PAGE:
Go - Problem with current scoring of games Go forum

20 replies. Last post: 2021-02-23

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Go - Problem with current scoring of games
  • UnspeakableGamer at 2021-01-30

    Hello, I am currently involved in two 9x9 games of Go – and in both games it has scored them incorrectly.

    The first is game: #2211242

    I am black and have won the game, but it has just scored me as 0 points and says I have lost; despite there being no way for white’s lone stone to capture any territory on my side before I can capture it.

    The second is game: #2211215

    In this game on move 47 I refused to pass and end the game because it was only scoring me as having 4 points (from the 2 tiny regions) despite white’s stones being unable to capture my larger territory before I capture them.

    In the 1st game I have accepted the score – so will lose.

    In the 2nd game I played on to capture the stones – but think I will now lose too.

    Is there some way these games can be corrected? or at the very least the scoring system sorted out so that it scores future games correctly?

    It seems to be having trouble scoring these types of positions correctly.

  • Crelo ★ at 2021-01-30

    After two passes you should mark dead stones by clicking on them.

  • UnspeakableGamer at 2021-01-30

    Perhaps that could be made more obvious then, because it was not clear to me that I had to do that (and I usually read things carefully).

  • Crelo ★ at 2021-02-02

    True, it wouldn’t hurt to have this information explicitly displayed. On the other hand is similar with other Go servers like KGS.

  • lazyplayer at 2021-02-03

    Hi all, can you explain me why not everyone is using area scoring? Is it due to “granularity” or it’s just intellectual weakness? :)

  • lazyplayer at 2021-02-03

    I’m wondering how frequent are “sekis” in Go? If “sekis” are not rare then the granularity argument loses most if not all its value.

  • Crelo ★ at 2021-02-10

    Even with area scoring you will still have to mark dead stones at the end. Territory scoring is older and because go was spread in the west by Japan mainly this is the default set of rules. There are countries like USA, UK, New Zealand, which are using area scoring rules, so I guess is more about how one learned the game than any other real advantage.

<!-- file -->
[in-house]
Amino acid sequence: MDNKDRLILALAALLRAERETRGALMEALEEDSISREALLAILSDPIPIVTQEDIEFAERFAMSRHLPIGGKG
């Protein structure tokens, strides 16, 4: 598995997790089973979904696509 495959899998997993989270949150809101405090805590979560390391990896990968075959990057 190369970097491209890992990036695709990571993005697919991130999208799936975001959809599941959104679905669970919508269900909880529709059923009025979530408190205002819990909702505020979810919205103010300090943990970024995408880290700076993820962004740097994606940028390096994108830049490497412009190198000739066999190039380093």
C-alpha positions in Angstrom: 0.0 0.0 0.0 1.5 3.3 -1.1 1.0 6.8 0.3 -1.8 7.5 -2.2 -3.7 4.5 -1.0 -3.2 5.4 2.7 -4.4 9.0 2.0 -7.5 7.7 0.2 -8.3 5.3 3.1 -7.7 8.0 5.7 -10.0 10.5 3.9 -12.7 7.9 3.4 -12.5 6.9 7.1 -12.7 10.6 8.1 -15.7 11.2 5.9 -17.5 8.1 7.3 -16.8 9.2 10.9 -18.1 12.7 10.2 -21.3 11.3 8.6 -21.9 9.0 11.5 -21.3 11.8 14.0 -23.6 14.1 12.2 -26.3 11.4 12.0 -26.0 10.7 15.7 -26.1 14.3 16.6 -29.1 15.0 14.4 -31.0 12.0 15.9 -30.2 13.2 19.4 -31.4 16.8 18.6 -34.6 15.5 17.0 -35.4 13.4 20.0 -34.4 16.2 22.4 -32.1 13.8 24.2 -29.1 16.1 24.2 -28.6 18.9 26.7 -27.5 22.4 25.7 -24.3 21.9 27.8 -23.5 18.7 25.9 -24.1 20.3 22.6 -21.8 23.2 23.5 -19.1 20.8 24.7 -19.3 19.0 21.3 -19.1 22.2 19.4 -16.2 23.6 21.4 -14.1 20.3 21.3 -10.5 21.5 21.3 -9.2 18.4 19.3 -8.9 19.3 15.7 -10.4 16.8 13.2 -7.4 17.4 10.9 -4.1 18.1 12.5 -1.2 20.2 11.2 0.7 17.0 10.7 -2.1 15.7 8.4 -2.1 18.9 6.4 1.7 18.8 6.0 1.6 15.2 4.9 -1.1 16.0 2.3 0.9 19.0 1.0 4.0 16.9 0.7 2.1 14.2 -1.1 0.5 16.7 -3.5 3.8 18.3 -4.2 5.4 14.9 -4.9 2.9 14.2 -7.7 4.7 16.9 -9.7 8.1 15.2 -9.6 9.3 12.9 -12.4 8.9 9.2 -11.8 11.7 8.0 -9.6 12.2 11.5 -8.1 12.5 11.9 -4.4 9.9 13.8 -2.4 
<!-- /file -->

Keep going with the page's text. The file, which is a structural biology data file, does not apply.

Seki is rare, I would say under 5% of games, but I do not understand what is “granularity” in this context.

  • lazyplayer at 2021-02-10

    Crelo, it’s explained here. Regarding default rules, yes, it’s just tradition, as you’ve said. For me the fact that under Japanese rules you can’t “play it out” is a big turn-off. We’ve this beautiful game with mathematically beautiful rules and then we can’t play it out? It’s just sad.

  • Crelo ★ at 2021-02-10

    As I see it, playing it out is an issue only for complete beginners or for very high rank players. For beginners my advices is to always play in case of doubt. After all a game of go ends when the players agree there is nothing left to play. There is no other way to tell when is the end. Basically the moment the game ends depends on the skill of the players.

    Thinking that the score is modified because of playing it out happens only from the observer point of view, when the observer is more skilled than the players. If there is no skilled observer the players should sort it themselves, there is no ‘correct’ score. Why would be a mistake during the scoring phase more important than a mistake during the game? In my opinion they have equal weight, both change the score.

    These being said, if both players play alternatively and pass stones are given, playing it out will not change the score.

    As for the very high rank players, sometimes rules written to simplify the approach backfire, like the rule to always close a ko, I find these stories very entertaining. At their level the players can read it out so they don’t need a special rule. For example I would like bent for in the corner to be played out even with territory rules, sometimes will remain as seki.

    I know there are a number of weird positions that have different outcomes depending on the scoring method, but those are oddities that appear very rarely, some of them are even artificially created, they are not very relevant in practice.

  • lazyplayer at 2021-02-10

    Crelo, it’s not so simple because the fact that you lose points by playing useless stones in your own territory is a problem especially for beginners. I think territory scoring was invented to punish silly beginner endgame mistakes like useless play in your own territory but, as you’ve said, it has backfired by creating the problem that you can’t play out the more unusual situations. And btw, even a beginner like me knows that If pass stones are given then it’s area scoring in disguise plus a point for black in case white is the first player to pass. ;)

  • lazyplayer at 2021-02-10